Assessing Vascular Surgery Options In Patients With PAD

Lauren A. Fisher, DPM, Hillarie L. Sizemore, DPM, and Khurram H. Khan, DPM

Without effective intervention, PAD can lead to chronic limb ischemia, a condition characterized by intermittent claudication, poor healing capability in the presence of a wound and eventual amputation.10 Traditionally, vascular surgeons have treated PAD with techniques such as open surgical bypass, surgical endarterectomy, balloon angioplasty and stent placement. While each of these procedures has its advantages in a given patient population, each also has a fair share of shortcomings that warrant the use of a better approach in the management of PAD.
Open surgical bypass produces quite favorable long-term clinical results for the treatment of lower limb PAD.11 However, one must consider the invasiveness of such a procedure in the face of the comorbidities that often affect patients with PAD. Complications encountered in open bypass include a prolonged hospital stay, the need for rehabilitation, increased wound complications (ischemic or infectious wounds and surgical dehiscence), prolonged healing time (> three months) and a delayed return to normal activity.12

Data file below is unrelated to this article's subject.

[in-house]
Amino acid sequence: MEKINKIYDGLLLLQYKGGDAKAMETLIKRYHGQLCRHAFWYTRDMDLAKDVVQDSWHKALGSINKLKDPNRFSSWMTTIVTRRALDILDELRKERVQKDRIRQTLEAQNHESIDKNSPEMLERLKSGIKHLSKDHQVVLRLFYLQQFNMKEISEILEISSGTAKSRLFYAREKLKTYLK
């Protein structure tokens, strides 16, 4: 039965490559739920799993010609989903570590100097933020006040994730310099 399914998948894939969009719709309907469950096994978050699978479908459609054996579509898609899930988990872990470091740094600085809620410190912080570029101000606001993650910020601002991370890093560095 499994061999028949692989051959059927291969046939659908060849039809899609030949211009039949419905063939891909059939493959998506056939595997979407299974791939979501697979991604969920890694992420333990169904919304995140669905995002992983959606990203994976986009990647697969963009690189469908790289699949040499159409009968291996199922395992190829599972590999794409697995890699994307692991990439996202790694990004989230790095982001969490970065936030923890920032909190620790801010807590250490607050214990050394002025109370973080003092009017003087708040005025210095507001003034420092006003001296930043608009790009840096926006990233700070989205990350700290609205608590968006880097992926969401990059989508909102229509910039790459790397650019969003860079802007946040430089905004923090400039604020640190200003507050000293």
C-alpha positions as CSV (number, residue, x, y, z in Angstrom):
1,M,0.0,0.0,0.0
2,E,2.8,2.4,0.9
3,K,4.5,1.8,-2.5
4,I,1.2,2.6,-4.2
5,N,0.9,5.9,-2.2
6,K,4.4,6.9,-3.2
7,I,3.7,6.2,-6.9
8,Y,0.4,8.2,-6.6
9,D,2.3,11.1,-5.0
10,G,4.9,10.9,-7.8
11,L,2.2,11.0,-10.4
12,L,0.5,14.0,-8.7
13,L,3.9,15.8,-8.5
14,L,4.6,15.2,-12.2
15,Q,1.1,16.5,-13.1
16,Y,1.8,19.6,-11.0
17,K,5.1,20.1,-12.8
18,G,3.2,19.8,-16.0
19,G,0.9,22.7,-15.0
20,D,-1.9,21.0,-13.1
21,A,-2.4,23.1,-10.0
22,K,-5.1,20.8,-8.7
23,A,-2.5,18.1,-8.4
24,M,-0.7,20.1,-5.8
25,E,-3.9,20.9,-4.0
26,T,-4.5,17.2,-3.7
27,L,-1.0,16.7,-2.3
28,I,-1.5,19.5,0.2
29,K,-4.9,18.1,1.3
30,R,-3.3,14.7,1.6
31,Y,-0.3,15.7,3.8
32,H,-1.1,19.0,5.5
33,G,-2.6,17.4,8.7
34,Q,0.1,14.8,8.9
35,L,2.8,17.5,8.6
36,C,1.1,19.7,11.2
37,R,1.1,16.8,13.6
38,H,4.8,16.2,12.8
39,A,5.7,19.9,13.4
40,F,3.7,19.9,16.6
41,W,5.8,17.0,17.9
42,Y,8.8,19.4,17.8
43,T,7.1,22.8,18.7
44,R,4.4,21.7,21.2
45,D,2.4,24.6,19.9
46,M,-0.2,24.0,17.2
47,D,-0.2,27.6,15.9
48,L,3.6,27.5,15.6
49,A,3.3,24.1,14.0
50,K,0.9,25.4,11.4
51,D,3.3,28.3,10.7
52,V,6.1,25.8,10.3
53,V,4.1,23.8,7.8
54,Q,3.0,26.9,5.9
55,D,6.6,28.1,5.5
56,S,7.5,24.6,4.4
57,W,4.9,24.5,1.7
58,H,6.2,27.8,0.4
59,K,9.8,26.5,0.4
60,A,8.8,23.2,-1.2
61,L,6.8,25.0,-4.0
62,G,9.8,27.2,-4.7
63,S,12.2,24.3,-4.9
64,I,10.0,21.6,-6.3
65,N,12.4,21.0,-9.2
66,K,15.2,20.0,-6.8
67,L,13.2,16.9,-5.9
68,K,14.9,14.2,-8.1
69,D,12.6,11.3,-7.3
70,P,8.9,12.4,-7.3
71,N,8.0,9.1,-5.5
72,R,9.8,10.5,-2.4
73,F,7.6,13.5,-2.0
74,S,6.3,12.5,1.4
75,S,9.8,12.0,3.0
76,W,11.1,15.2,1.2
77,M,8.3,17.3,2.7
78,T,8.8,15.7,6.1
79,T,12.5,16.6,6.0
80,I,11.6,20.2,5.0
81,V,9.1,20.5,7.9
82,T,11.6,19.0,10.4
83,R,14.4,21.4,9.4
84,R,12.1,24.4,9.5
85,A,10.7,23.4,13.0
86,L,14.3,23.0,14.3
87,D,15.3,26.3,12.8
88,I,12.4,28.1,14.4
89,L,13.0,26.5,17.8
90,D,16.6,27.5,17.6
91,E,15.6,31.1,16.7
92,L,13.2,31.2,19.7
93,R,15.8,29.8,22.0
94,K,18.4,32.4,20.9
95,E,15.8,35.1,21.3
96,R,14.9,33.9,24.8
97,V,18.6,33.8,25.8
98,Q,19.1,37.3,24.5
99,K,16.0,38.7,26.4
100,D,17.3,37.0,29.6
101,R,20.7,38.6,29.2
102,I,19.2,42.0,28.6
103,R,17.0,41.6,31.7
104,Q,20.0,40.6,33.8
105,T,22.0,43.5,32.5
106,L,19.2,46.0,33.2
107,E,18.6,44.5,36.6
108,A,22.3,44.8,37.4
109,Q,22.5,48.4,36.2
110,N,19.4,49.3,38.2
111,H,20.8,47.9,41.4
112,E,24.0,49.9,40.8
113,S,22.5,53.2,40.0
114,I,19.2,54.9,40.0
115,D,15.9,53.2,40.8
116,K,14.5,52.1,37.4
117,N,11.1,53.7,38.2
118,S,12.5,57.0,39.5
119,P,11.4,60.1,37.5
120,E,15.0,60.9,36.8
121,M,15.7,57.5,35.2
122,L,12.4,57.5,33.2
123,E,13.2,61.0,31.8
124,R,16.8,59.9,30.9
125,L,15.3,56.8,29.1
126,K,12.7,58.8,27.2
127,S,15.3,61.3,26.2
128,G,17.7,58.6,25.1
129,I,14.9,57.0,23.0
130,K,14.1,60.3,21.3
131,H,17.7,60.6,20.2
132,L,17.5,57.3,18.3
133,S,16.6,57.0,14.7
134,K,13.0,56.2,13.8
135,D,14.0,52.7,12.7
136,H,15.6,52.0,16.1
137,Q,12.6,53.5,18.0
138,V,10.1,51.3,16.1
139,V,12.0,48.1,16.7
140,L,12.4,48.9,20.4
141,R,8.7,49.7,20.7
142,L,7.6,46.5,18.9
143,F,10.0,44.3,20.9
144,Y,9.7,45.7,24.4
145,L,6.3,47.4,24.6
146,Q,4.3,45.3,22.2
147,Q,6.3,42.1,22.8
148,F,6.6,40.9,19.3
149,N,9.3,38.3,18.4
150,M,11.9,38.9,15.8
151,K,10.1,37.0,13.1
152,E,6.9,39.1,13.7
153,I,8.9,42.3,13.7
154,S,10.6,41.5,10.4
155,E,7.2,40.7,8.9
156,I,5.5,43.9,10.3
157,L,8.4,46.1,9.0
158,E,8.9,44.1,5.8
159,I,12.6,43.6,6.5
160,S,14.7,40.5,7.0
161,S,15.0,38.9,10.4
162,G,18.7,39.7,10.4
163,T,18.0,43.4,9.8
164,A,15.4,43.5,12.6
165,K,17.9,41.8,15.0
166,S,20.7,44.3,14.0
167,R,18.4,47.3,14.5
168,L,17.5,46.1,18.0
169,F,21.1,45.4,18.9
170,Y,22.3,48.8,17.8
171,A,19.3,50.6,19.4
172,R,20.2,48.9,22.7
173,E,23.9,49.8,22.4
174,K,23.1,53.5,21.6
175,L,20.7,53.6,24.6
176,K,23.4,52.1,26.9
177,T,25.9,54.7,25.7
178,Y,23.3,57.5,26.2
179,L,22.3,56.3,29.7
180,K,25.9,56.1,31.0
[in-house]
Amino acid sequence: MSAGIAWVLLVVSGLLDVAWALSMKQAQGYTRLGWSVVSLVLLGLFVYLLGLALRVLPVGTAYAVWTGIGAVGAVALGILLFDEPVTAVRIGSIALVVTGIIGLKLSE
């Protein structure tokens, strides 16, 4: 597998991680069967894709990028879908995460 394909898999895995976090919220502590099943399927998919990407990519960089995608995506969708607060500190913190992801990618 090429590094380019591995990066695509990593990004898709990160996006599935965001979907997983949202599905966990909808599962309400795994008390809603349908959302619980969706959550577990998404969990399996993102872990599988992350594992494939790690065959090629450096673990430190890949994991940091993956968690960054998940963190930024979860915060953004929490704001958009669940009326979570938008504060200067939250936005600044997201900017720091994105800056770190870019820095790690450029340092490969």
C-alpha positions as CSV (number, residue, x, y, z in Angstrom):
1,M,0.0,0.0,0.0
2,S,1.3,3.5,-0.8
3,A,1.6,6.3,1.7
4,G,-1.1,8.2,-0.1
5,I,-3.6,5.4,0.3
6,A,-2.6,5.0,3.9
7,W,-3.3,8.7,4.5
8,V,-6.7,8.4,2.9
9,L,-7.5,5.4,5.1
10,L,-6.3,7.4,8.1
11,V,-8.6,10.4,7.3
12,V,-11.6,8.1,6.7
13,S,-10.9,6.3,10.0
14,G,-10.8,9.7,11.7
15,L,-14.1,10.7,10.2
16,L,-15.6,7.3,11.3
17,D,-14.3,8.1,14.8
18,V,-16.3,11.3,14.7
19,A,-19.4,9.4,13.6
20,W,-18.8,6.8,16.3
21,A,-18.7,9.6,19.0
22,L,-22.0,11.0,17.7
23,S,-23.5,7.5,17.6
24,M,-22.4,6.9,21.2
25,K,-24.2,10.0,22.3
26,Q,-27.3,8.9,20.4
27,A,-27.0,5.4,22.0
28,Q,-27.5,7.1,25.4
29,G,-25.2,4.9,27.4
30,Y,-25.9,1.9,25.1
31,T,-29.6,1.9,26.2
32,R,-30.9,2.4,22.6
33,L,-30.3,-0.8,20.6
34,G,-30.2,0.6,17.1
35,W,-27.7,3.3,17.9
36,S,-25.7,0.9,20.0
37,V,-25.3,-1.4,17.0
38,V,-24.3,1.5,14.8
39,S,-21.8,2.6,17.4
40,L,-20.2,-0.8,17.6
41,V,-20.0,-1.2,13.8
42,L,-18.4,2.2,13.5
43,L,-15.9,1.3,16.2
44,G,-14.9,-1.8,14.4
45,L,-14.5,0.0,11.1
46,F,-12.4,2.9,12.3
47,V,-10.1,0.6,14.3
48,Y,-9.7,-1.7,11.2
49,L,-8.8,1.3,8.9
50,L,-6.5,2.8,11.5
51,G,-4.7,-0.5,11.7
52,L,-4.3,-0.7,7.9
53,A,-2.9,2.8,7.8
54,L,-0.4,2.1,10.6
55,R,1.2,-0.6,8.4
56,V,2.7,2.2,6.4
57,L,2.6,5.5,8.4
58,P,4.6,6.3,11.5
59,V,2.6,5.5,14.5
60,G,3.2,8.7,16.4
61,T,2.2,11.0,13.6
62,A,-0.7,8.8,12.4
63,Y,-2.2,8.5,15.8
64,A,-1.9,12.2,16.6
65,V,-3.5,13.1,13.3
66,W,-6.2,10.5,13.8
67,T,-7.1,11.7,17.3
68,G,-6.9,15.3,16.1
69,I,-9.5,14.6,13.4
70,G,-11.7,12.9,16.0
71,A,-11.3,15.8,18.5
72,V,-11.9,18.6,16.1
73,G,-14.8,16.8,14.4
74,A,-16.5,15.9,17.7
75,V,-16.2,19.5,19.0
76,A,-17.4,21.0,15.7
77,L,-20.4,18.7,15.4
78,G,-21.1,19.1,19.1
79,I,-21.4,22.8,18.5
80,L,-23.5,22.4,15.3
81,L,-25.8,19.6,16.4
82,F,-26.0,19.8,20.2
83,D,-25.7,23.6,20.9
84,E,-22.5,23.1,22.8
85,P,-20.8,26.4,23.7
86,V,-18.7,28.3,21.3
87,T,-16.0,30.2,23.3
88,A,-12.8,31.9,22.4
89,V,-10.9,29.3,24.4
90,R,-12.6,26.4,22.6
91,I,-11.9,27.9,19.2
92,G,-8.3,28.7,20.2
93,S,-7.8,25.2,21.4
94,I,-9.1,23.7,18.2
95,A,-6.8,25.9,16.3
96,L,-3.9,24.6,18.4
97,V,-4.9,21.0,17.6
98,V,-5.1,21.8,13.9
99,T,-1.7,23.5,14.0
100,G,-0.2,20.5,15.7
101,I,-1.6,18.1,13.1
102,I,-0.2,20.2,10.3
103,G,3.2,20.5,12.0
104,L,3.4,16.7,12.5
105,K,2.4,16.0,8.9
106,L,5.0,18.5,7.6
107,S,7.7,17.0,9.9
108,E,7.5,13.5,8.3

Even though the mortality rate associated with the bypass procedure itself is not very high, the morbidity linked to bypass often disqualifies certain high-risk patients (those patients with multiple comorbidities) from undergoing the procedure. Goshima, Mills and Hughes reported a revisionary procedure rate of 49.3 percent (112 out of 318 patients) within six months of patients undergoing a bypass.12
Endarterectomy, the surgical removal of plaque from a narrowed artery, is an effective method for the removal of well-defined atheromatous plaque from the vessel lumen. Although this is less invasive than open surgical bypass, the procedure does not lend itself well to the type of ill defined, dispersive lesions frequently encountered in the lower extremity.13 Endarterectomy does remain a viable option for occlusion of upper extremity vessels, such as the carotid artery. While balloon angioplasty has long been the mainstay in minimally invasive treatment of PAD, it is plagued by poor long-term patency rates and an up to 60 percent rate of vessel dissection, requiring stent placement.14 The primary reason for the failure of angioplasty is restenosis (defined as a 50 percent or greater lumen loss at a two-year follow-up), which is caused by intimal barotraumas, hyperplasia and plaque recoil.13,15 Certain modifications to angioplasty have produced procedures such as brachytherapy, cryoplasty and cutting balloons to minimize restenosis rates. These procedures have yet to show significant improvements on the traditional angioplasty in order for them gain widespread clinical use.16
The efficacy of stent placement is limited due to plaque mobilization or shifting, which can lead to restenosis in another location. This is especially a problem in ostial areas and areas of vessel bifurcation.17 A 2005 study of stent fractures after stenting in the femoropopliteal area showed a fracture rate of 37.2 percent, leading to restenosis in 32.8 percent and total reocclusion in 34.4 percent of these cases.18

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